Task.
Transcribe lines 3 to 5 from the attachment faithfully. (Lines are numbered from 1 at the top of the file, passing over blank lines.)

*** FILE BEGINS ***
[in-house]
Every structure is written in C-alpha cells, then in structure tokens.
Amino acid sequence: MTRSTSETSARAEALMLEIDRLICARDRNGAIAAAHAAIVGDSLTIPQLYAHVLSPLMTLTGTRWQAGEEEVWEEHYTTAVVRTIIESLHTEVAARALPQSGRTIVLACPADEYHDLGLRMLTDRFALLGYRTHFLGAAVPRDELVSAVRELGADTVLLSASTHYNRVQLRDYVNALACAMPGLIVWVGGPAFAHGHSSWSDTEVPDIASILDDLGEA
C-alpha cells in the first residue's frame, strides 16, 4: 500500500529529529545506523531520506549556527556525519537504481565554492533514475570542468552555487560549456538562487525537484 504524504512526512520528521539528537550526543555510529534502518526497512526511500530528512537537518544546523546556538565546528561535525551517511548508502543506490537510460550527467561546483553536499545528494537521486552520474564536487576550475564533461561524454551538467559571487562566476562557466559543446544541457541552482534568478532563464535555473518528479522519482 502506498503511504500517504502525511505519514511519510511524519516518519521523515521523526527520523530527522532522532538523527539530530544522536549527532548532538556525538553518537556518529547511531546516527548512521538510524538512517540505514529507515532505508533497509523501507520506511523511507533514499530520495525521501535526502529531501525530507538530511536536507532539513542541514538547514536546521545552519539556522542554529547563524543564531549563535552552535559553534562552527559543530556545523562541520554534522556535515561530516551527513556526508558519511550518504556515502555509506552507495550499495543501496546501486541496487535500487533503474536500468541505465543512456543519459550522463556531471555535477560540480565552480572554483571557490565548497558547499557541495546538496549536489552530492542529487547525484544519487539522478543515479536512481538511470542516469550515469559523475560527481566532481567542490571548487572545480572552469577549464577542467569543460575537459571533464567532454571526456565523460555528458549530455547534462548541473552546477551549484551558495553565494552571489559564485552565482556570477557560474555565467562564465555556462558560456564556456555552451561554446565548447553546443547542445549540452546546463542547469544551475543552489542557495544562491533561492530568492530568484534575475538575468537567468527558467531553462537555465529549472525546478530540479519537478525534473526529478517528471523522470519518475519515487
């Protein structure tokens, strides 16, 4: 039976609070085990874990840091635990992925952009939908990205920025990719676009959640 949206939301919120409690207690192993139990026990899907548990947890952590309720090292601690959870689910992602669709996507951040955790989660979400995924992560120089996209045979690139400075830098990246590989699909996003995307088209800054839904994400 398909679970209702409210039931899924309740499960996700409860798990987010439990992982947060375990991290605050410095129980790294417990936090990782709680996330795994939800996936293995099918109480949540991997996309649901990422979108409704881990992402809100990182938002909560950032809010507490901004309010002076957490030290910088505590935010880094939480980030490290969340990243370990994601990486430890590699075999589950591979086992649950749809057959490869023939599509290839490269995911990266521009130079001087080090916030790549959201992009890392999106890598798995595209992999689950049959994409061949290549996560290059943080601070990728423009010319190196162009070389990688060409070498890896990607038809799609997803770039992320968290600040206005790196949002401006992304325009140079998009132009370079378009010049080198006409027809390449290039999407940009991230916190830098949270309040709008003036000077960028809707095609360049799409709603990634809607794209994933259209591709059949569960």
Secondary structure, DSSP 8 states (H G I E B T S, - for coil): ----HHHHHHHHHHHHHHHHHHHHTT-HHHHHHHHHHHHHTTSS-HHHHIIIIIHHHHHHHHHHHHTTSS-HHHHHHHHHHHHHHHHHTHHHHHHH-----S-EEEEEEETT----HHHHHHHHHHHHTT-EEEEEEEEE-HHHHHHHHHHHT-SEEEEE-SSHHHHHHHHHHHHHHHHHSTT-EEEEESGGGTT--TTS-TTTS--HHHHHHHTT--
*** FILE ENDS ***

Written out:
Amino acid sequence: MTRSTSETSARAEALMLEIDRLICARDRNGAIAAAHAAIVGDSLTIPQLYAHVLSPLMTLTGTRWQAGEEEVWEEHYTTAVVRTIIESLHTEVAARALPQSGRTIVLACPADEYHDLGLRMLTDRFALLGYRTHFLGAAVPRDELVSAVRELGADTVLLSASTHYNRVQLRDYVNALACAMPGLIVWVGGPAFAHGHSSWSDTEVPDIASILDDLGEA
C-alpha cells in the first residue's frame, strides 16, 4: 500500500529529529545506523531520506549556527556525519537504481565554492533514475570542468552555487560549456538562487525537484 504524504512526512520528521539528537550526543555510529534502518526497512526511500530528512537537518544546523546556538565546528561535525551517511548508502543506490537510460550527467561546483553536499545528494537521486552520474564536487576550475564533461561524454551538467559571487562566476562557466559543446544541457541552482534568478532563464535555473518528479522519482 502506498503511504500517504502525511505519514511519510511524519516518519521523515521523526527520523530527522532522532538523527539530530544522536549527532548532538556525538553518537556518529547511531546516527548512521538510524538512517540505514529507515532505508533497509523501507520506511523511507533514499530520495525521501535526502529531501525530507538530511536536507532539513542541514538547514536546521545552519539556522542554529547563524543564531549563535552552535559553534562552527559543530556545523562541520554534522556535515561530516551527513556526508558519511550518504556515502555509506552507495550499495543501496546501486541496487535500487533503474536500468541505465543512456543519459550522463556531471555535477560540480565552480572554483571557490565548497558547499557541495546538496549536489552530492542529487547525484544519487539522478543515479536512481538511470542516469550515469559523475560527481566532481567542490571548487572545480572552469577549464577542467569543460575537459571533464567532454571526456565523460555528458549530455547534462548541473552546477551549484551558495553565494552571489559564485552565482556570477557560474555565467562564465555556462558560456564556456555552451561554446565548447553546443547542445549540452546546463542547469544551475543552489542557495544562491533561492530568492530568484534575475538575468537567468527558467531553462537555465529549472525546478530540479519537478525534473526529478517528471523522470519518475519515487
């Protein structure tokens, strides 16, 4: 039976609070085990874990840091635990992925952009939908990205920025990719676009959640 949206939301919120409690207690192993139990026990899907548990947890952590309720090292601690959870689910992602669709996507951040955790989660979400995924992560120089996209045979690139400075830098990246590989699909996003995307088209800054839904994400 398909679970209702409210039931899924309740499960996700409860798990987010439990992982947060375990991290605050410095129980790294417990936090990782709680996330795994939800996936293995099918109480949540991997996309649901990422979108409704881990992402809100990182938002909560950032809010507490901004309010002076957490030290910088505590935010880094939480980030490290969340990243370990994601990486430890590699075999589950591979086992649950749809057959490869023939599509290839490269995911990266521009130079001087080090916030790549959201992009890392999106890598798995595209992999689950049959994409061949290549996560290059943080601070990728423009010319190196162009070389990688060409070498890896990607038809799609997803770039992320968290600040206005790196949002401006992304325009140079998009132009370079378009010049080198006409027809390449290039999407940009991230916190830098949270309040709008003036000077960028809707095609360049799409709603990634809607794209994933259209591709059949569960």